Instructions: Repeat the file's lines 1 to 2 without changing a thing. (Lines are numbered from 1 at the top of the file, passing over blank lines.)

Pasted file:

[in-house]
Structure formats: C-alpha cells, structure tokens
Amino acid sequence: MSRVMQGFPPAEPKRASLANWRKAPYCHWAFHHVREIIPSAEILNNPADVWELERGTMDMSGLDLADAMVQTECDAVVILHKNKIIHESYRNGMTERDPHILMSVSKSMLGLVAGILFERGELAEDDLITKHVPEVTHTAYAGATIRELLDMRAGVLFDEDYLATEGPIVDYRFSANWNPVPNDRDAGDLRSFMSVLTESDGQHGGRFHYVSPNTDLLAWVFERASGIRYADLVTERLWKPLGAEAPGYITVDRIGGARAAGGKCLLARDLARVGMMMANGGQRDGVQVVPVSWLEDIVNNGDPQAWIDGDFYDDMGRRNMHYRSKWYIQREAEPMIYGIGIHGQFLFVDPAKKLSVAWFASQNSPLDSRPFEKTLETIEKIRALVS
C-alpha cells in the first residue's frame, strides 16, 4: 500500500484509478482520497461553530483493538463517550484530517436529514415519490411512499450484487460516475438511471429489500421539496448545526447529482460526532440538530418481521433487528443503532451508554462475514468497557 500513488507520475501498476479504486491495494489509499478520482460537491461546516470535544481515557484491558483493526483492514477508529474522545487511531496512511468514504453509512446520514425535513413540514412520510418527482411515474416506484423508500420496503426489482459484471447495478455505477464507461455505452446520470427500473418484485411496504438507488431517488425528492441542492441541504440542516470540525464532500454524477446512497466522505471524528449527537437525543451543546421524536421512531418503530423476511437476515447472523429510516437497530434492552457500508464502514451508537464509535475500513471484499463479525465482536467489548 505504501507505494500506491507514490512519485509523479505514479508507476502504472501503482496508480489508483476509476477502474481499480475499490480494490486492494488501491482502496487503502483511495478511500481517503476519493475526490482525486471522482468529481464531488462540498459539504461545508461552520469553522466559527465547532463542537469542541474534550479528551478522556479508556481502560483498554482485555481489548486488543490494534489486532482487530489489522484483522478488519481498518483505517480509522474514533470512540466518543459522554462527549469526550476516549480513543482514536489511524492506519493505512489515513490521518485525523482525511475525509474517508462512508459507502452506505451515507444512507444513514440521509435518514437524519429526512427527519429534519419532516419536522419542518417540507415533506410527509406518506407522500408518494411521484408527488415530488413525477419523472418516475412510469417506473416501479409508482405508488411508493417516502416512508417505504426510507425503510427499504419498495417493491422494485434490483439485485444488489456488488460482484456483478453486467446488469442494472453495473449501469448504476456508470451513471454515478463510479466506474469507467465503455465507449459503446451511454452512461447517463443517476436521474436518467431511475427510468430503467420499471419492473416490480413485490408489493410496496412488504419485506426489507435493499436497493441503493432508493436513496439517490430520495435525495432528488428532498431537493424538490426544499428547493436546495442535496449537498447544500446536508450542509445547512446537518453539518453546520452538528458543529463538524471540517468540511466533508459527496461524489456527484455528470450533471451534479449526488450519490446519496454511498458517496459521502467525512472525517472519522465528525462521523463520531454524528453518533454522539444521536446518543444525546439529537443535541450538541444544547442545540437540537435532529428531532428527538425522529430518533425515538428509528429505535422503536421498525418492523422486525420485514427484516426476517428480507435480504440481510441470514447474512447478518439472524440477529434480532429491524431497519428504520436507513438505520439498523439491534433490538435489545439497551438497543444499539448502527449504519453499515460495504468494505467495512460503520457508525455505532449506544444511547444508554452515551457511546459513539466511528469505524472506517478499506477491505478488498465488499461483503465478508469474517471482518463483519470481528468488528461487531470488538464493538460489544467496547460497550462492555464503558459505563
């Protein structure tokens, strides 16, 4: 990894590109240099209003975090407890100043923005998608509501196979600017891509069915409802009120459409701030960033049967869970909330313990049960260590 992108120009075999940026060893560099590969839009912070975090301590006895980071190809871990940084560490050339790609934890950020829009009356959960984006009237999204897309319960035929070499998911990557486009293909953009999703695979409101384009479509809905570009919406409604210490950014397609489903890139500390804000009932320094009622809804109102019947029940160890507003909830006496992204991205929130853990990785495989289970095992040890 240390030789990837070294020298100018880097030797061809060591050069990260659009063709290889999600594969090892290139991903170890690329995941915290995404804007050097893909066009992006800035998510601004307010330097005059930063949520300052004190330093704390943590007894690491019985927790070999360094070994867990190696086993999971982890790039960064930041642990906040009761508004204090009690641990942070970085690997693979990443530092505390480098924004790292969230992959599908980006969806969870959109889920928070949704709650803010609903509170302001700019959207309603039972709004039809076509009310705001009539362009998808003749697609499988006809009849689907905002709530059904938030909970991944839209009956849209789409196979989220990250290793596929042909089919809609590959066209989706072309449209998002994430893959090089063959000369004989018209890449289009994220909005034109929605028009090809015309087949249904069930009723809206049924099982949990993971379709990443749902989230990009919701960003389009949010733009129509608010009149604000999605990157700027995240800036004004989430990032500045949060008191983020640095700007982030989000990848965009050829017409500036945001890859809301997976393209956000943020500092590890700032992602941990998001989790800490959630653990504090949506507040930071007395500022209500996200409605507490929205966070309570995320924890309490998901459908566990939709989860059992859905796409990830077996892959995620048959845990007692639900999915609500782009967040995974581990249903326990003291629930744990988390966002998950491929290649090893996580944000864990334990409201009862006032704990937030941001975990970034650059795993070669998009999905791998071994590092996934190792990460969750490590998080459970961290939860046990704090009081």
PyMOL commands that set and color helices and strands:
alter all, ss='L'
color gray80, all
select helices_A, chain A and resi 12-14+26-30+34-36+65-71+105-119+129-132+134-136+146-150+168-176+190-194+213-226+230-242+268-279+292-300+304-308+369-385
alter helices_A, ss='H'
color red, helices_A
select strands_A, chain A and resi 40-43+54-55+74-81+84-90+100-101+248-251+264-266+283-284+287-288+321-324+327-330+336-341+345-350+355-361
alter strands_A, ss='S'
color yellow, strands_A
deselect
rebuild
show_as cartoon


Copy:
[in-house]
Structure formats: C-alpha cells, structure tokens